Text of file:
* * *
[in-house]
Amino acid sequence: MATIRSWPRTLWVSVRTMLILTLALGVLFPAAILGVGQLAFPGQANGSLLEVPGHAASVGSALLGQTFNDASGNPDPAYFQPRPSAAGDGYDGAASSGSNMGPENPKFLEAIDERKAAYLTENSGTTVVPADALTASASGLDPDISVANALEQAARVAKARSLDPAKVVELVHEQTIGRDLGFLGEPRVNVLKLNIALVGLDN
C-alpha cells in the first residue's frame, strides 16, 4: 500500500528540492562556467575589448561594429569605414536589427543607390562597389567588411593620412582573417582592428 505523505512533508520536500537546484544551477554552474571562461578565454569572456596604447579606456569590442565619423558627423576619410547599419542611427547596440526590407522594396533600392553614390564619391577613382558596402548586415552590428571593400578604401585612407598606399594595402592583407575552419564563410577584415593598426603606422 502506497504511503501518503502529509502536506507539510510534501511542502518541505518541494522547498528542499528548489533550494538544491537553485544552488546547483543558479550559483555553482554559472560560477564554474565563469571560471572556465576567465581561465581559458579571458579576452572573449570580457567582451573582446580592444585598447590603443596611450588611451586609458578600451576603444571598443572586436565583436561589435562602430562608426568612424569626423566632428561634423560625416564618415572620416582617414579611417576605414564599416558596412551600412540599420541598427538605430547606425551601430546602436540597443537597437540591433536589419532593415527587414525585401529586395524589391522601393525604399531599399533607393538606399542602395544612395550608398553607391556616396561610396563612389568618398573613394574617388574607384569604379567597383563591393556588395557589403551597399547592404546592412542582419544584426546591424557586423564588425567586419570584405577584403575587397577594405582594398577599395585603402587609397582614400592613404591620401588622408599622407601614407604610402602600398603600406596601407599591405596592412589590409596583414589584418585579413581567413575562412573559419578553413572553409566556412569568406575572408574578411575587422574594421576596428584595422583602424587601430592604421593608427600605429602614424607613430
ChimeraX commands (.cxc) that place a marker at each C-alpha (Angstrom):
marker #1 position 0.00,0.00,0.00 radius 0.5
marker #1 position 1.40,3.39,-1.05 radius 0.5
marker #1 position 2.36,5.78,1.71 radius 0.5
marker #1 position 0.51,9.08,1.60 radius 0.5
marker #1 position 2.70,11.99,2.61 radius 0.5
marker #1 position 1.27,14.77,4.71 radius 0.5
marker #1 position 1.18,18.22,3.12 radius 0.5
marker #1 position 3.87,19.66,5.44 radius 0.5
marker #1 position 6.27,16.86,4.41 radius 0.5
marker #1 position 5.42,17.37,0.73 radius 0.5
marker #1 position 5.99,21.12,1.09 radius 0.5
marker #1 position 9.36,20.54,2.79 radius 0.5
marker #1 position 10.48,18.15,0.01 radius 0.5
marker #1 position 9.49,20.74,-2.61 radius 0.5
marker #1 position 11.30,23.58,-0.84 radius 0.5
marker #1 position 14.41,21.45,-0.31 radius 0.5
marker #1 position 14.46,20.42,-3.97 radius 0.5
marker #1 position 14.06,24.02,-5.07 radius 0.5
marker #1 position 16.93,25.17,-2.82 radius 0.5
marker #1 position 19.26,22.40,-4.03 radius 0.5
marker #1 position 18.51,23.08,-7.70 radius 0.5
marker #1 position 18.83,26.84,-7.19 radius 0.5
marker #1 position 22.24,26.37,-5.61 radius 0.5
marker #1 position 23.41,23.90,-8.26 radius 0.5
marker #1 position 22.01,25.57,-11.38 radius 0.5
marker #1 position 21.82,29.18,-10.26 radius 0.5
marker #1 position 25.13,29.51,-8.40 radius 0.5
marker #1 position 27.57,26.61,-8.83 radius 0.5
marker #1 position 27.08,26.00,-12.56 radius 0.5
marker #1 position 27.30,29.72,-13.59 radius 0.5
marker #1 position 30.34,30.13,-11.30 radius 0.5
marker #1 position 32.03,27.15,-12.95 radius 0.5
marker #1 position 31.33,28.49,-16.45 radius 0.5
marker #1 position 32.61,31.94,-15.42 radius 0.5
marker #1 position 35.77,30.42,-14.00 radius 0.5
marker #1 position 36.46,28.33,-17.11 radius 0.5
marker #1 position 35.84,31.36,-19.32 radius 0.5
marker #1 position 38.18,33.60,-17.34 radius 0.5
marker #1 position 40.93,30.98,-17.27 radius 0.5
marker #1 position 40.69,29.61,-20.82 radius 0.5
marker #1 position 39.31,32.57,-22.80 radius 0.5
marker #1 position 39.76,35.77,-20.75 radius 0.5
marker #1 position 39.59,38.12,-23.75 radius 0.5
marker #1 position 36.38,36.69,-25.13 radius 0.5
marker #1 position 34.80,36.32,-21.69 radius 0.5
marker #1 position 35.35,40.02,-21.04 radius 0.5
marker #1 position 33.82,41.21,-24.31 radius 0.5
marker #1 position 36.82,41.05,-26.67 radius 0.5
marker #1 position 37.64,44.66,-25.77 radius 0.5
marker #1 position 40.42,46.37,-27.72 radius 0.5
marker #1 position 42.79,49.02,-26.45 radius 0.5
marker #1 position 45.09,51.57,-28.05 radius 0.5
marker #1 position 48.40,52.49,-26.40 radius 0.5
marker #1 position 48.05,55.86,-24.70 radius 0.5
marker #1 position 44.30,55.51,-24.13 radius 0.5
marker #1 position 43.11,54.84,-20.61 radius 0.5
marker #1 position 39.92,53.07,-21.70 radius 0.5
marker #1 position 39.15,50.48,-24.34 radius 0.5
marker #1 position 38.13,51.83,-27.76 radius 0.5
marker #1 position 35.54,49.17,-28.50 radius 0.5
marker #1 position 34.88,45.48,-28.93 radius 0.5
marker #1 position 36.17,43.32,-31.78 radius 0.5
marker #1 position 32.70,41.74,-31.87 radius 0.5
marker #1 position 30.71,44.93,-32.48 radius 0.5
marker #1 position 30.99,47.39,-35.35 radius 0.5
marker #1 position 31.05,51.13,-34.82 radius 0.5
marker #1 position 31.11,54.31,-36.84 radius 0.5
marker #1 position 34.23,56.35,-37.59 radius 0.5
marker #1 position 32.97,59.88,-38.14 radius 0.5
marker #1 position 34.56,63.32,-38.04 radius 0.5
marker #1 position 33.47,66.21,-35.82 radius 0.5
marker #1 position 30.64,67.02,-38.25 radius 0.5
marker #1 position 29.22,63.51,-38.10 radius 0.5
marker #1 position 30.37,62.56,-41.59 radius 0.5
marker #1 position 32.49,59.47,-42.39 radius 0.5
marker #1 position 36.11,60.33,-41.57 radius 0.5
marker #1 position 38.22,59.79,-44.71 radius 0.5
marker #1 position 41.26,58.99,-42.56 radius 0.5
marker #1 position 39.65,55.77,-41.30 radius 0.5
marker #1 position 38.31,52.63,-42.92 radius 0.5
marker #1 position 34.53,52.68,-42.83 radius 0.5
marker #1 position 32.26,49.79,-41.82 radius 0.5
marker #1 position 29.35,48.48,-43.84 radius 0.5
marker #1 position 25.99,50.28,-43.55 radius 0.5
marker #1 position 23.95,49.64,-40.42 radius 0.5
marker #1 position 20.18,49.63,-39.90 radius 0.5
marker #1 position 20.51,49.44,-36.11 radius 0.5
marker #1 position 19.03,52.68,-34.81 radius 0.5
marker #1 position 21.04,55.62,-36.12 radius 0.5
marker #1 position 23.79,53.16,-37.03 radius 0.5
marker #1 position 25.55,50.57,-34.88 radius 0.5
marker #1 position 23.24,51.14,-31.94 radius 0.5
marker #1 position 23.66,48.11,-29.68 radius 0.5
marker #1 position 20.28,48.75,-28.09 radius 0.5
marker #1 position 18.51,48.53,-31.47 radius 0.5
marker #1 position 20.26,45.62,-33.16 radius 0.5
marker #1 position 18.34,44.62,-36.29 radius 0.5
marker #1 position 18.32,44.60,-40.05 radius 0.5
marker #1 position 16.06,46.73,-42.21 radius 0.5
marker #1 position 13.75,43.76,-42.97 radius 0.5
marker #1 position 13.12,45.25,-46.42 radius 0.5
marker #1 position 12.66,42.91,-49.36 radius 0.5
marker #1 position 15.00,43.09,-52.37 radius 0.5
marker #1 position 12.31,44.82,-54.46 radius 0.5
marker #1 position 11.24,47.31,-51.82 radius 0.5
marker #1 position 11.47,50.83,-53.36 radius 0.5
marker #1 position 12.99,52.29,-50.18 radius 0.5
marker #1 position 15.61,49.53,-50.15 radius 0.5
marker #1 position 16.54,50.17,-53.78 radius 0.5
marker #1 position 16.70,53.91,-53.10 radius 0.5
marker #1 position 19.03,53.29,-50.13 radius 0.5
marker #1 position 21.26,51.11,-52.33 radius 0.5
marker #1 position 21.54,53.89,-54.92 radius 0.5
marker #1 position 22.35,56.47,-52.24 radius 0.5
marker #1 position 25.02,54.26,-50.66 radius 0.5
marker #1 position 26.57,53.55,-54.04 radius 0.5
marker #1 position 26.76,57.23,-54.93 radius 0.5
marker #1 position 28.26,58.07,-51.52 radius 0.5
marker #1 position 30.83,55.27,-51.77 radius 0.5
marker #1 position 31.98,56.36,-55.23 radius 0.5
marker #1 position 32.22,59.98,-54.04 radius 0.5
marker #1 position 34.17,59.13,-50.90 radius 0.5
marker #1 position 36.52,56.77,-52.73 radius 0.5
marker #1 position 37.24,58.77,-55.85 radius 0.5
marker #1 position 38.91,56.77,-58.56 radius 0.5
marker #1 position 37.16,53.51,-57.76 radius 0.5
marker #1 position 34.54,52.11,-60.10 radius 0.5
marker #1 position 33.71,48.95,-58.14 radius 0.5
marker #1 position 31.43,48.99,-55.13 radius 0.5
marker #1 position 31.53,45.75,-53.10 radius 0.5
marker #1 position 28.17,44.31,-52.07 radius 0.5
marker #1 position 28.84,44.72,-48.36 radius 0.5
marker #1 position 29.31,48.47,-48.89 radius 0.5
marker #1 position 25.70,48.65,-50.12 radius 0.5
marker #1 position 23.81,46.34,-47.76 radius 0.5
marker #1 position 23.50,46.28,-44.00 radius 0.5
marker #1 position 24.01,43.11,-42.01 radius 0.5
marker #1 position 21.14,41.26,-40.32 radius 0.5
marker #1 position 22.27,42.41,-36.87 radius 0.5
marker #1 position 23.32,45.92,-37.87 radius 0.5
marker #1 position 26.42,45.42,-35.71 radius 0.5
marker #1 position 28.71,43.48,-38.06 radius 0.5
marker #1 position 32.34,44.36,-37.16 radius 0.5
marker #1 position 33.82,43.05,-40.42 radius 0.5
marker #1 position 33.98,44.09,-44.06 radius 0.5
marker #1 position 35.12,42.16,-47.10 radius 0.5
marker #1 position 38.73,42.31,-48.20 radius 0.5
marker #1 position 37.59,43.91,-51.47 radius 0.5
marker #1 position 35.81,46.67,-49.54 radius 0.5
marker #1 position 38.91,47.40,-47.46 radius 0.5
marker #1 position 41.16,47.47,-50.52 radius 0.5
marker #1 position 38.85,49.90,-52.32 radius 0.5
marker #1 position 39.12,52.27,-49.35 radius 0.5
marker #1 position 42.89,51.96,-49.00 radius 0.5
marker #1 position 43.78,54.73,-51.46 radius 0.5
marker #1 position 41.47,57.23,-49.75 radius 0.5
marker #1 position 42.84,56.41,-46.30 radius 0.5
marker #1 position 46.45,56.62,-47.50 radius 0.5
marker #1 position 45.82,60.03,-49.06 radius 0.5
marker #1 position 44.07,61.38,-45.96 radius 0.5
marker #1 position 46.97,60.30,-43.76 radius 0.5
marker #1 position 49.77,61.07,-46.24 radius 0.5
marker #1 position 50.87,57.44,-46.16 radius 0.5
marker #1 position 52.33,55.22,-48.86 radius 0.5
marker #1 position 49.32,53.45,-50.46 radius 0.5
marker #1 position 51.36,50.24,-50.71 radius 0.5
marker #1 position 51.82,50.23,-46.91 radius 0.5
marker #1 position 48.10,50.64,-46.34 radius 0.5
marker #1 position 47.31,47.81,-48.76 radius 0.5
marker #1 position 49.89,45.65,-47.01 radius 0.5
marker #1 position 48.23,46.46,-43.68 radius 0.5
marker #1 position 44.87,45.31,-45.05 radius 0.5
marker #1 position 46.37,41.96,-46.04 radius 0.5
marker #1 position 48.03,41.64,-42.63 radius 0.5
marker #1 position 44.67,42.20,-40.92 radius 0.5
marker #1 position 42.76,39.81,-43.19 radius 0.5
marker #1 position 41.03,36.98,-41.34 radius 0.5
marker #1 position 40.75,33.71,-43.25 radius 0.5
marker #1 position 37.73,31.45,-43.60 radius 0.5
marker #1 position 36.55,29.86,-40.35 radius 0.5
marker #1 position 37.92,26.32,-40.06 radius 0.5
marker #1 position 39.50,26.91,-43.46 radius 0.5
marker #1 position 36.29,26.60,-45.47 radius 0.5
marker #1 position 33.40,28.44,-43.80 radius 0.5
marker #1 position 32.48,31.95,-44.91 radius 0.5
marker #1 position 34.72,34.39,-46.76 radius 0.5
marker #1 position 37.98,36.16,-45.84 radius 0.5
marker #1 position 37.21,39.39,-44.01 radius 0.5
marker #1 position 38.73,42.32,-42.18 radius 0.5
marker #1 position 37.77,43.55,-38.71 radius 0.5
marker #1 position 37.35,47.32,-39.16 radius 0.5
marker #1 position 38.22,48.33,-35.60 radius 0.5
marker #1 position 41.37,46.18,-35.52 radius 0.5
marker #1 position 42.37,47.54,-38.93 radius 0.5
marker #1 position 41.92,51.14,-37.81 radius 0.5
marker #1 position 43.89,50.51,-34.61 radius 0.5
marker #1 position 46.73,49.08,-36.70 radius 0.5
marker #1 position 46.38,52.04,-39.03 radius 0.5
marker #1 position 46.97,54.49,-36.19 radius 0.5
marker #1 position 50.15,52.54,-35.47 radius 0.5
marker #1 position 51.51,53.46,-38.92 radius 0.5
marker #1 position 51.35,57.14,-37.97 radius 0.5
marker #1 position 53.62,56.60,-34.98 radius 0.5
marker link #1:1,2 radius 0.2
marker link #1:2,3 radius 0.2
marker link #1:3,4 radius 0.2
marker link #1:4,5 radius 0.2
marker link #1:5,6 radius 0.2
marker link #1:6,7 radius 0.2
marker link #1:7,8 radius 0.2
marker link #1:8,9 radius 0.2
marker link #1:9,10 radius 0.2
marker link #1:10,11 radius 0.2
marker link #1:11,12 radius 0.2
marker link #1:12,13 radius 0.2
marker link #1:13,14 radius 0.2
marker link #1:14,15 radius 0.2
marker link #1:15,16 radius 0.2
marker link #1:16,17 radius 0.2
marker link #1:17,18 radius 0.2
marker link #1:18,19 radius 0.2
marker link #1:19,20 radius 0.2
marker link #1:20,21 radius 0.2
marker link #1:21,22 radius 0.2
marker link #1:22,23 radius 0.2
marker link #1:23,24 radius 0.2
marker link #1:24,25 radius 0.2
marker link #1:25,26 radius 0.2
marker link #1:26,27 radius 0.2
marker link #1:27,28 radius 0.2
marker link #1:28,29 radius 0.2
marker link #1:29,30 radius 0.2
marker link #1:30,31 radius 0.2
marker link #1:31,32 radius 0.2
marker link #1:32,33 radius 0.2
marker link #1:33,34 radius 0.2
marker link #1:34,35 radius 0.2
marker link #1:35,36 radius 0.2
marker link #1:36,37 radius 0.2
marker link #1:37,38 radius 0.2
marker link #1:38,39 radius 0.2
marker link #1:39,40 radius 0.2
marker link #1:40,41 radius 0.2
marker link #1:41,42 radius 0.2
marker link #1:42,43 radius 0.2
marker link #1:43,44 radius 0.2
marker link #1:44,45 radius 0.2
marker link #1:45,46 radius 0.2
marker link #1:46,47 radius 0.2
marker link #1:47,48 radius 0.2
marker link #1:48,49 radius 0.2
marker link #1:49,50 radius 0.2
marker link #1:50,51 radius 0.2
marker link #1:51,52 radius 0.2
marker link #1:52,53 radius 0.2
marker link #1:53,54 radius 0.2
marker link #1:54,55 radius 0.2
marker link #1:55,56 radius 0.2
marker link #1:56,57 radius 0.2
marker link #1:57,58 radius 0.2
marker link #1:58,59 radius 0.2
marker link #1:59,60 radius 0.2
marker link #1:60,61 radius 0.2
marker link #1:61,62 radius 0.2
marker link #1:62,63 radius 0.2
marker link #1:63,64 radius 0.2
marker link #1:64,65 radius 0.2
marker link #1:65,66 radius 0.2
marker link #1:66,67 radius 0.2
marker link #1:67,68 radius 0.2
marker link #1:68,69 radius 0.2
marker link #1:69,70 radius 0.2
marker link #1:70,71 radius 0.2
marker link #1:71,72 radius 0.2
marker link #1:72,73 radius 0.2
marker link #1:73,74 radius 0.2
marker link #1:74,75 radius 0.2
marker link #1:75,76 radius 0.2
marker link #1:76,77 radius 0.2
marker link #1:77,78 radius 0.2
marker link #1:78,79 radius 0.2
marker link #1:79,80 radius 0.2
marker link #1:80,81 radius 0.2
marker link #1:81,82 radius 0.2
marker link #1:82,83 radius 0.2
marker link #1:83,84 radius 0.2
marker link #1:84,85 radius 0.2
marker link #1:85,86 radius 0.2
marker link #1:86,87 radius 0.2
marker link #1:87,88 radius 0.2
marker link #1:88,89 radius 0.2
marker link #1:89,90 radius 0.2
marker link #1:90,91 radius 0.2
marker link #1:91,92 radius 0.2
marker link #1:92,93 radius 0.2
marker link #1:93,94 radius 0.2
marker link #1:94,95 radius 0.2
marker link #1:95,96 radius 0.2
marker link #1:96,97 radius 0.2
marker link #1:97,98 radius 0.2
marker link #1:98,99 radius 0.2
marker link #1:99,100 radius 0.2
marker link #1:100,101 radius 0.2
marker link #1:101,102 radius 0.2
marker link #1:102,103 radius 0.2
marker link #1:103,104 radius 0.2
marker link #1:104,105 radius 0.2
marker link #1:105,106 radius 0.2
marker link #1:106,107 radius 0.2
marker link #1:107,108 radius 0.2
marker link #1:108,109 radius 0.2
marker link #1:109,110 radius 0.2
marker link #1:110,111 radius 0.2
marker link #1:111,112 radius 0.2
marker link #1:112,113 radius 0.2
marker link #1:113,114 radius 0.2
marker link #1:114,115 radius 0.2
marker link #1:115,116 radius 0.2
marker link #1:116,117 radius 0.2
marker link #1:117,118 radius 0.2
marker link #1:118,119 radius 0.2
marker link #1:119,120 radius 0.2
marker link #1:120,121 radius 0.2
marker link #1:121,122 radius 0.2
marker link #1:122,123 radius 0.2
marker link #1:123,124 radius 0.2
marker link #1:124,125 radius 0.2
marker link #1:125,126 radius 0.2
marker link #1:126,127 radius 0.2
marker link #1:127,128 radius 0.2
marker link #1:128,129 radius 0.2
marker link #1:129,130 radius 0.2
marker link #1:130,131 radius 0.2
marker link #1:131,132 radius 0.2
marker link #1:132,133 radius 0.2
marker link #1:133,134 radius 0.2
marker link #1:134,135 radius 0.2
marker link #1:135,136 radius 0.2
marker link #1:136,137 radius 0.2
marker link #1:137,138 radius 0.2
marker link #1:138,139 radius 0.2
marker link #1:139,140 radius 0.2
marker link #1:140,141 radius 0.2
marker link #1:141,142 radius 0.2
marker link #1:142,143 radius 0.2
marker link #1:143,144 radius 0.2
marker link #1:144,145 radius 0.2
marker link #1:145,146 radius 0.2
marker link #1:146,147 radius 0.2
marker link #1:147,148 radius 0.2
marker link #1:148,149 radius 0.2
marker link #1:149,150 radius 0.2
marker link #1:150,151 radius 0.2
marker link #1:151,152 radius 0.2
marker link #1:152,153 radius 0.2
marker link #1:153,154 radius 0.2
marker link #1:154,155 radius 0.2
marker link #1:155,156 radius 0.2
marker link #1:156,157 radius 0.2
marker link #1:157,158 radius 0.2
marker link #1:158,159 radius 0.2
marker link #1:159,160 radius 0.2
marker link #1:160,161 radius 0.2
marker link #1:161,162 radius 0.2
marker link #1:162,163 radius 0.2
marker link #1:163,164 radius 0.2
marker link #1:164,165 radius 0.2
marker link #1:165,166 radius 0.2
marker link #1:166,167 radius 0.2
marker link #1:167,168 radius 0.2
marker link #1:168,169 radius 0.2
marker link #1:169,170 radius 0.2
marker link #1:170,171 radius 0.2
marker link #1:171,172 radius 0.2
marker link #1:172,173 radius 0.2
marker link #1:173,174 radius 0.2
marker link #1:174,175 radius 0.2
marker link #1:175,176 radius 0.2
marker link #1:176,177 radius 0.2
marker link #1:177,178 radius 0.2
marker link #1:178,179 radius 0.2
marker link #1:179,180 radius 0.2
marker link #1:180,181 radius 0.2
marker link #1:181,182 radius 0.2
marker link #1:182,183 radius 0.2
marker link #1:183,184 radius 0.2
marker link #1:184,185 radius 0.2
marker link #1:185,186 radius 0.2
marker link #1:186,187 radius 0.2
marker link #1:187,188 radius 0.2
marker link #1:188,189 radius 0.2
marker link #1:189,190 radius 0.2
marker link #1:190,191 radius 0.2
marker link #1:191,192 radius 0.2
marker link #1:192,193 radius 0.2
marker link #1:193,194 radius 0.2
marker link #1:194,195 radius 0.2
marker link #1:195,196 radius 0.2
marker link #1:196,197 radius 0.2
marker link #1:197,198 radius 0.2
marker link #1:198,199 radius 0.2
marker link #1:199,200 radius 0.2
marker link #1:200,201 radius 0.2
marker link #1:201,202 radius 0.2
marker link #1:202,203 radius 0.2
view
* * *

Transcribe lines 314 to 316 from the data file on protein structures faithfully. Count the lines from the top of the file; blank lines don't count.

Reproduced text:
marker link #1:107,108 radius 0.2
marker link #1:108,109 radius 0.2
marker link #1:109,110 radius 0.2